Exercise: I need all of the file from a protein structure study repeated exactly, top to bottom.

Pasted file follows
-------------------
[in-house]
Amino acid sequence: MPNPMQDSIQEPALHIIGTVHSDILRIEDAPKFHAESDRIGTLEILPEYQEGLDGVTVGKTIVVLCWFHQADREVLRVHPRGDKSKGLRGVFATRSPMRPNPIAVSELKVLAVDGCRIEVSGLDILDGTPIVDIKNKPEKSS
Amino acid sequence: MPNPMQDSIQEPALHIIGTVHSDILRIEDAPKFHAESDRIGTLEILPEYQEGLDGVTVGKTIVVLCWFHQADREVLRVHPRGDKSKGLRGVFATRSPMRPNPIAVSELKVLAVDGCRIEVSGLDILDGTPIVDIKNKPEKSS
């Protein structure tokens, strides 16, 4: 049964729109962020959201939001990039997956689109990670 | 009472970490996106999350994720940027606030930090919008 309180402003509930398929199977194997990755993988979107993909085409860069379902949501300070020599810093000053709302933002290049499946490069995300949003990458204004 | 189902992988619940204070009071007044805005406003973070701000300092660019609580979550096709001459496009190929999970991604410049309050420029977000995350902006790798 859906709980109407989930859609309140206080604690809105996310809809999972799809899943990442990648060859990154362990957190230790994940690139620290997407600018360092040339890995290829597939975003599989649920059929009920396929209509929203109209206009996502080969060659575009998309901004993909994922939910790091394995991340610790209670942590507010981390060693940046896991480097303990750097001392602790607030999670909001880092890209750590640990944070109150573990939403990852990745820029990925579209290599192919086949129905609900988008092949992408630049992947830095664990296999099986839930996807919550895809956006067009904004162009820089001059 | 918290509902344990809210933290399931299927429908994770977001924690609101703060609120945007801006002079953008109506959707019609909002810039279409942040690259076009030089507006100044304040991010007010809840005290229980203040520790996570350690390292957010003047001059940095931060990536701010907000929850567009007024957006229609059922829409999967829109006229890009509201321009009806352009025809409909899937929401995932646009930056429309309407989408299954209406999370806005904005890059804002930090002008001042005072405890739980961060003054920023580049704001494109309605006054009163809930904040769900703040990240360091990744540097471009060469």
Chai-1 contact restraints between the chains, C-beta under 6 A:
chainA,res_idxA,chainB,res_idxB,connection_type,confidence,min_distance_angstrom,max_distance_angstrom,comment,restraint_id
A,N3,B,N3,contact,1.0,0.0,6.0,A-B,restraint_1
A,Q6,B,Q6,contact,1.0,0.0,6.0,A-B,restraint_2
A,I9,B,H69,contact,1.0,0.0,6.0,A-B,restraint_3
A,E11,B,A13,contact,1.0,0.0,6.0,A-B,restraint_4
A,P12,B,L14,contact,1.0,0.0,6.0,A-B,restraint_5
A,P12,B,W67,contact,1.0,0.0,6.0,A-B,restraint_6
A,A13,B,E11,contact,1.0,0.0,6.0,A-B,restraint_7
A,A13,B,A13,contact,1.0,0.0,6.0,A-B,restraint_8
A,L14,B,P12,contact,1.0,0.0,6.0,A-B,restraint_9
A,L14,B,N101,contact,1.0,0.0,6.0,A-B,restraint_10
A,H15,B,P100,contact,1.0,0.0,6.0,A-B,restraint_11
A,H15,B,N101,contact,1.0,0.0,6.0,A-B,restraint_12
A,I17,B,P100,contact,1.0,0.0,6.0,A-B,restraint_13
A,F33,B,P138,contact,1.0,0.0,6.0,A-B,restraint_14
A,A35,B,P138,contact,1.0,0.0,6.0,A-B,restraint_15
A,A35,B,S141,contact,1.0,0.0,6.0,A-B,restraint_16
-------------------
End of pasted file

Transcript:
[in-house]
Amino acid sequence: MPNPMQDSIQEPALHIIGTVHSDILRIEDAPKFHAESDRIGTLEILPEYQEGLDGVTVGKTIVVLCWFHQADREVLRVHPRGDKSKGLRGVFATRSPMRPNPIAVSELKVLAVDGCRIEVSGLDILDGTPIVDIKNKPEKSS
Amino acid sequence: MPNPMQDSIQEPALHIIGTVHSDILRIEDAPKFHAESDRIGTLEILPEYQEGLDGVTVGKTIVVLCWFHQADREVLRVHPRGDKSKGLRGVFATRSPMRPNPIAVSELKVLAVDGCRIEVSGLDILDGTPIVDIKNKPEKSS
């Protein structure tokens, strides 16, 4: 049964729109962020959201939001990039997956689109990670 | 009472970490996106999350994720940027606030930090919008 309180402003509930398929199977194997990755993988979107993909085409860069379902949501300070020599810093000053709302933002290049499946490069995300949003990458204004 | 189902992988619940204070009071007044805005406003973070701000300092660019609580979550096709001459496009190929999970991604410049309050420029977000995350902006790798 859906709980109407989930859609309140206080604690809105996310809809999972799809899943990442990648060859990154362990957190230790994940690139620290997407600018360092040339890995290829597939975003599989649920059929009920396929209509929203109209206009996502080969060659575009998309901004993909994922939910790091394995991340610790209670942590507010981390060693940046896991480097303990750097001392602790607030999670909001880092890209750590640990944070109150573990939403990852990745820029990925579209290599192919086949129905609900988008092949992408630049992947830095664990296999099986839930996807919550895809956006067009904004162009820089001059 | 918290509902344990809210933290399931299927429908994770977001924690609101703060609120945007801006002079953008109506959707019609909002810039279409942040690259076009030089507006100044304040991010007010809840005290229980203040520790996570350690390292957010003047001059940095931060990536701010907000929850567009007024957006229609059922829409999967829109006229890009509201321009009806352009025809409909899937929401995932646009930056429309309407989408299954209406999370806005904005890059804002930090002008001042005072405890739980961060003054920023580049704001494109309605006054009163809930904040769900703040990240360091990744540097471009060469």
Chai-1 contact restraints between the chains, C-beta under 6 A:
chainA,res_idxA,chainB,res_idxB,connection_type,confidence,min_distance_angstrom,max_distance_angstrom,comment,restraint_id
A,N3,B,N3,contact,1.0,0.0,6.0,A-B,restraint_1
A,Q6,B,Q6,contact,1.0,0.0,6.0,A-B,restraint_2
A,I9,B,H69,contact,1.0,0.0,6.0,A-B,restraint_3
A,E11,B,A13,contact,1.0,0.0,6.0,A-B,restraint_4
A,P12,B,L14,contact,1.0,0.0,6.0,A-B,restraint_5
A,P12,B,W67,contact,1.0,0.0,6.0,A-B,restraint_6
A,A13,B,E11,contact,1.0,0.0,6.0,A-B,restraint_7
A,A13,B,A13,contact,1.0,0.0,6.0,A-B,restraint_8
A,L14,B,P12,contact,1.0,0.0,6.0,A-B,restraint_9
A,L14,B,N101,contact,1.0,0.0,6.0,A-B,restraint_10
A,H15,B,P100,contact,1.0,0.0,6.0,A-B,restraint_11
A,H15,B,N101,contact,1.0,0.0,6.0,A-B,restraint_12
A,I17,B,P100,contact,1.0,0.0,6.0,A-B,restraint_13
A,F33,B,P138,contact,1.0,0.0,6.0,A-B,restraint_14
A,A35,B,P138,contact,1.0,0.0,6.0,A-B,restraint_15
A,A35,B,S141,contact,1.0,0.0,6.0,A-B,restraint_16